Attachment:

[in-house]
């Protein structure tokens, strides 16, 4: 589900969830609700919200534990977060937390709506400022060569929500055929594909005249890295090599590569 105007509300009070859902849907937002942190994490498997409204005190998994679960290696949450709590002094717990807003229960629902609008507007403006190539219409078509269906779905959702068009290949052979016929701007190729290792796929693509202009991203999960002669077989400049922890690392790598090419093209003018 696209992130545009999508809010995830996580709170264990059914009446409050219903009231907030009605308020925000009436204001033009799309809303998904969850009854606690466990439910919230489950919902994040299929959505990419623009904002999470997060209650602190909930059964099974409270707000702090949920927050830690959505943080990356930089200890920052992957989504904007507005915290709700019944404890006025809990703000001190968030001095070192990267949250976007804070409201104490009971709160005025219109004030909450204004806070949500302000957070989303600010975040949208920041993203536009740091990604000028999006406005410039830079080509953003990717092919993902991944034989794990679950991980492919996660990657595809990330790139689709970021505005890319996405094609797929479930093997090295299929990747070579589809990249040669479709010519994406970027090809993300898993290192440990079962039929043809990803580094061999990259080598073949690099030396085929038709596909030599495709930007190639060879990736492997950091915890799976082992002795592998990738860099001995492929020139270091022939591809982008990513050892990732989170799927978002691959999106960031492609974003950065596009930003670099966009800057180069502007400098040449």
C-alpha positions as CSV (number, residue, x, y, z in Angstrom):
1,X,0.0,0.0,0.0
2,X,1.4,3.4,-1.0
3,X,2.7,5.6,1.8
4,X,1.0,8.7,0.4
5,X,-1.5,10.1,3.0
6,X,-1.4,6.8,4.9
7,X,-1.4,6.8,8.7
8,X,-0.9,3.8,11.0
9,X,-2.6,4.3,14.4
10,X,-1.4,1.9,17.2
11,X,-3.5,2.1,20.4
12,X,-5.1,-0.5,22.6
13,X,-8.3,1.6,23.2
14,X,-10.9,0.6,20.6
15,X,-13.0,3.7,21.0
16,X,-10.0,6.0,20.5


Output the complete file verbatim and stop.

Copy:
[in-house]
């Protein structure tokens, strides 16, 4: 589900969830609700919200534990977060937390709506400022060569929500055929594909005249890295090599590569 105007509300009070859902849907937002942190994490498997409204005190998994679960290696949450709590002094717990807003229960629902609008507007403006190539219409078509269906779905959702068009290949052979016929701007190729290792796929693509202009991203999960002669077989400049922890690392790598090419093209003018 696209992130545009999508809010995830996580709170264990059914009446409050219903009231907030009605308020925000009436204001033009799309809303998904969850009854606690466990439910919230489950919902994040299929959505990419623009904002999470997060209650602190909930059964099974409270707000702090949920927050830690959505943080990356930089200890920052992957989504904007507005915290709700019944404890006025809990703000001190968030001095070192990267949250976007804070409201104490009971709160005025219109004030909450204004806070949500302000957070989303600010975040949208920041993203536009740091990604000028999006406005410039830079080509953003990717092919993902991944034989794990679950991980492919996660990657595809990330790139689709970021505005890319996405094609797929479930093997090295299929990747070579589809990249040669479709010519994406970027090809993300898993290192440990079962039929043809990803580094061999990259080598073949690099030396085929038709596909030599495709930007190639060879990736492997950091915890799976082992002795592998990738860099001995492929020139270091022939591809982008990513050892990732989170799927978002691959999106960031492609974003950065596009930003670099966009800057180069502007400098040449």
C-alpha positions as CSV (number, residue, x, y, z in Angstrom):
1,X,0.0,0.0,0.0
2,X,1.4,3.4,-1.0
3,X,2.7,5.6,1.8
4,X,1.0,8.7,0.4
5,X,-1.5,10.1,3.0
6,X,-1.4,6.8,4.9
7,X,-1.4,6.8,8.7
8,X,-0.9,3.8,11.0
9,X,-2.6,4.3,14.4
10,X,-1.4,1.9,17.2
11,X,-3.5,2.1,20.4
12,X,-5.1,-0.5,22.6
13,X,-8.3,1.6,23.2
14,X,-10.9,0.6,20.6
15,X,-13.0,3.7,21.0
16,X,-10.0,6.0,20.5